Economic Justice

The mayor’s preliminary budget takes some positive steps in addressing the economic conditions of New Yorkers of color. The proposed budget invests more funding for SYEP and other youth workforce programs for a total of 100,000 slots.13 However, for sustainability, the investment must include immediately transitioning SYEP provider contracts to 12 month contracts. The City should also staff up DYCD and the Mayor’s Office of Youth Employment (MOYE), and fund an expansion of Work Learn Grow (WLG). The proposed budget lets down human service workers. Human services workers did not receive a Cost of Living Adjustment, an increase of their wage floor to the #JustPay recommended $22/hr, or a renewal to the one-time bonus from the FY22 budget. The budget adds $2.33 million in Home Delivered Meals for FY22 and $9.41 million for FY2314 to begin to correct years of underfunded reimbursement rates. However, the budget cut funding for the Recovery Meals program15, although pandemic food support is still a high need. There are also cuts of $1.36 million in funding for the Geriatric Mental Health Program, which is critical particularly during a time of social isolation for seniors.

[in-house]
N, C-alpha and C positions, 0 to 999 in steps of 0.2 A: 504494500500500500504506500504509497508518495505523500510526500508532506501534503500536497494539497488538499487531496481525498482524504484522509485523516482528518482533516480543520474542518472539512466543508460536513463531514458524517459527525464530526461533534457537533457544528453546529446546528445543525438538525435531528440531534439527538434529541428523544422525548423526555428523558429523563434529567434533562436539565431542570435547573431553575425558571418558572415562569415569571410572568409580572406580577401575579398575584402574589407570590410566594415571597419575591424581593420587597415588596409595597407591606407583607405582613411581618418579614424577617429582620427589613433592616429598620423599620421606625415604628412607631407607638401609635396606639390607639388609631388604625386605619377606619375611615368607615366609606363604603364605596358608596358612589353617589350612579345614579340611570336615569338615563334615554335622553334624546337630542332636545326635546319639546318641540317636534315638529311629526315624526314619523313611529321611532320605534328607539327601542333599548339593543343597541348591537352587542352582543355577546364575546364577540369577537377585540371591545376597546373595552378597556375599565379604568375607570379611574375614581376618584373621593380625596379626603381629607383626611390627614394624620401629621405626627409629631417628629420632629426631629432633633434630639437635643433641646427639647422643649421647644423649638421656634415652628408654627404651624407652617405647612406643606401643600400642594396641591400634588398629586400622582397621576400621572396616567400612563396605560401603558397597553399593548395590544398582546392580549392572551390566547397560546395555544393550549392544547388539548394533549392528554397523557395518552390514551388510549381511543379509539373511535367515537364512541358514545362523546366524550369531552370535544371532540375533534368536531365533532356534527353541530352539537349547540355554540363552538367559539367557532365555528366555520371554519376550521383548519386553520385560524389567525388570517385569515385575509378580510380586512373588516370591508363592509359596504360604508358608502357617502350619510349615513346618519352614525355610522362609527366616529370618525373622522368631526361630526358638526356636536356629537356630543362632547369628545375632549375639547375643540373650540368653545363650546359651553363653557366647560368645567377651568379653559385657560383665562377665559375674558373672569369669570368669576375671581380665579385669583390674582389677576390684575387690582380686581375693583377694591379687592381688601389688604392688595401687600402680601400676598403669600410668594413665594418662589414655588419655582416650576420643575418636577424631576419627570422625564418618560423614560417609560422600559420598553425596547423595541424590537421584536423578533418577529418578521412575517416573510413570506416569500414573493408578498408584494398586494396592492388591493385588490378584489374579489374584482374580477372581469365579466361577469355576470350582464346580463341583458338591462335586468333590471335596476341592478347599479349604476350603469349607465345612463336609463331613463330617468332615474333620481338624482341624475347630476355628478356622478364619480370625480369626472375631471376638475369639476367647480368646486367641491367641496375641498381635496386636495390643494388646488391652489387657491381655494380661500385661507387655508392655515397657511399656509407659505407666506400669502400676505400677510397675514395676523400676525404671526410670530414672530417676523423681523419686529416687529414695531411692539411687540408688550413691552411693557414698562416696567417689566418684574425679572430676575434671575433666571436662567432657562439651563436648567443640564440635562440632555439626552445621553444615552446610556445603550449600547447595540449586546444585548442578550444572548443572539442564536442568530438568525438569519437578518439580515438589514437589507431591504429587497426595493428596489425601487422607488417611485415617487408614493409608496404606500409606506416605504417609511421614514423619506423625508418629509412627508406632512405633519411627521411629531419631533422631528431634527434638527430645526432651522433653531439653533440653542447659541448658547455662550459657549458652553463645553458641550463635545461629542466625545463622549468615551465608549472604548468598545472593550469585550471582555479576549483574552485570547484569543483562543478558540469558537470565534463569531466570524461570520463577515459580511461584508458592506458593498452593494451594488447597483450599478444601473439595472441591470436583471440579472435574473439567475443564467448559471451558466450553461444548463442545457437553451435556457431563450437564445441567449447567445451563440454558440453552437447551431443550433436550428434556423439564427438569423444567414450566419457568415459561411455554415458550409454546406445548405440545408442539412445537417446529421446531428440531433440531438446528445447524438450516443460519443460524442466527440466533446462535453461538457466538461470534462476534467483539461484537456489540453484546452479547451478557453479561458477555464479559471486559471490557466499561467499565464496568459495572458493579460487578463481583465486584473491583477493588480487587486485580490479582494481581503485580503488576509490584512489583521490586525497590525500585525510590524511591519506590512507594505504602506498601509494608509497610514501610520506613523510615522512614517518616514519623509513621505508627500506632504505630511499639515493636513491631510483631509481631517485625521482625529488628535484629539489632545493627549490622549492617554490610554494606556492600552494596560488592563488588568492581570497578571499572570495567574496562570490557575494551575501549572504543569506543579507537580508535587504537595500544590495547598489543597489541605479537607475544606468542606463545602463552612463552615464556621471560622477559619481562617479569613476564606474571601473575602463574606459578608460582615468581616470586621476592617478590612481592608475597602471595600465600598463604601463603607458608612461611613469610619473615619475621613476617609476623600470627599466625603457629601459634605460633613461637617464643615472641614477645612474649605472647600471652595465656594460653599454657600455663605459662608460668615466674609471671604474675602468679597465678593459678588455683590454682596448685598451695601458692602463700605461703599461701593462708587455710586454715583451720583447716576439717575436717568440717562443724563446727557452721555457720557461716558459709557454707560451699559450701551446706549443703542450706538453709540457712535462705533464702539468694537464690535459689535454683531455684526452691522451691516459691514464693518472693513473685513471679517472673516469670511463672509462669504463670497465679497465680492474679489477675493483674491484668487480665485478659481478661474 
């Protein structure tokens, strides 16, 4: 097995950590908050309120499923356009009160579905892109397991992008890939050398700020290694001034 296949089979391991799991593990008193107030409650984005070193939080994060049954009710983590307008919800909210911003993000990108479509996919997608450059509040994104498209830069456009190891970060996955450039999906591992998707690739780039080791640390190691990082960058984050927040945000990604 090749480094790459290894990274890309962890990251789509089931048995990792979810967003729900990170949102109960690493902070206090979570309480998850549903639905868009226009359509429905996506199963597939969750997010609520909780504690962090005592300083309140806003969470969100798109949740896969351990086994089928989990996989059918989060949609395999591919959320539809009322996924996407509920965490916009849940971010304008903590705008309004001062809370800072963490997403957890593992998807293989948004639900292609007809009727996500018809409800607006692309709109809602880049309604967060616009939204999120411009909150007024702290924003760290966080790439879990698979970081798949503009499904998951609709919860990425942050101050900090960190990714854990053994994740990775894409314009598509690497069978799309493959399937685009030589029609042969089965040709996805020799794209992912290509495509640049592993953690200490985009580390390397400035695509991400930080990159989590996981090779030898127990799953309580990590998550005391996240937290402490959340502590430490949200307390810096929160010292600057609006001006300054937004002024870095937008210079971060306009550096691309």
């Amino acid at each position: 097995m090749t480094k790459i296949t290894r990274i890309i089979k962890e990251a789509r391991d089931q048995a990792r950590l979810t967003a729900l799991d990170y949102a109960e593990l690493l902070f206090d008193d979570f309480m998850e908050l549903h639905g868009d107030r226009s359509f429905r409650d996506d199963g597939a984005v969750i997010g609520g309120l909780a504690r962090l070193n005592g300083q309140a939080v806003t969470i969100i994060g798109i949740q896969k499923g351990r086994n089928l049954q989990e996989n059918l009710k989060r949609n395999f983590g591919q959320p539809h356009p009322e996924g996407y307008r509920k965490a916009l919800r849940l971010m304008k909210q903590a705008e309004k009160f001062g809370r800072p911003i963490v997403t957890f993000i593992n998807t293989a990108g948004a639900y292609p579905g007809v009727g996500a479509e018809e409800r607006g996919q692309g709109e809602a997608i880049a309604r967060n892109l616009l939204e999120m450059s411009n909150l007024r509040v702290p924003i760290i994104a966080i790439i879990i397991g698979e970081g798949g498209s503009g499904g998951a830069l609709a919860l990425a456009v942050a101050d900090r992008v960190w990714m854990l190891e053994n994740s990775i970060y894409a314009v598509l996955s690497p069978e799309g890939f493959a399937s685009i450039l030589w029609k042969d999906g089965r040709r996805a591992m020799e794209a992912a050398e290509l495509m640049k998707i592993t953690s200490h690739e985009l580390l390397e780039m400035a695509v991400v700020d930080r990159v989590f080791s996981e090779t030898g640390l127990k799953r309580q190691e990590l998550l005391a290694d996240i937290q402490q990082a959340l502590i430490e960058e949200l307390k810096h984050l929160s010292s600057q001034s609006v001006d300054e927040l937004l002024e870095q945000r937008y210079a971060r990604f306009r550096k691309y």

The mayor’s proposed budget only touches the surface of the care and recovery needed by communities of color and low-income New Yorkers most harmed by COVID-19. This budget should fund community-based organizations that use effective practices to address chronic diseases that worsened pandemic outcomes. Funding should address decades of divestment in public health and community-based infrastructure. Increasing subsidies for Health+Hospitals (H+H) and public hospitals as the City’s largest healthcare safety nets is vital.16 The budget must baseline Access Health NYC, mental health services for children under five, and programs addressing communicable and chronic diseases, and substance use. The mayor’s budget baselines a new family health home visit program at $23 million17, and maternal and child health training at H+H. But the City must allocate more funding to support adequate prenatal and postpartum health care support for immigrants and communities of color.  The City should identify more resources for better coordination between hospital and community-based services for pregnant people. Services should include perinatal case management services, comprehensive doula support programs, and pregnancy programs. The City must also step up again if needed to cover the cuts imposed by reductions to the Article VI match, which fund community-based health and engagement programs.18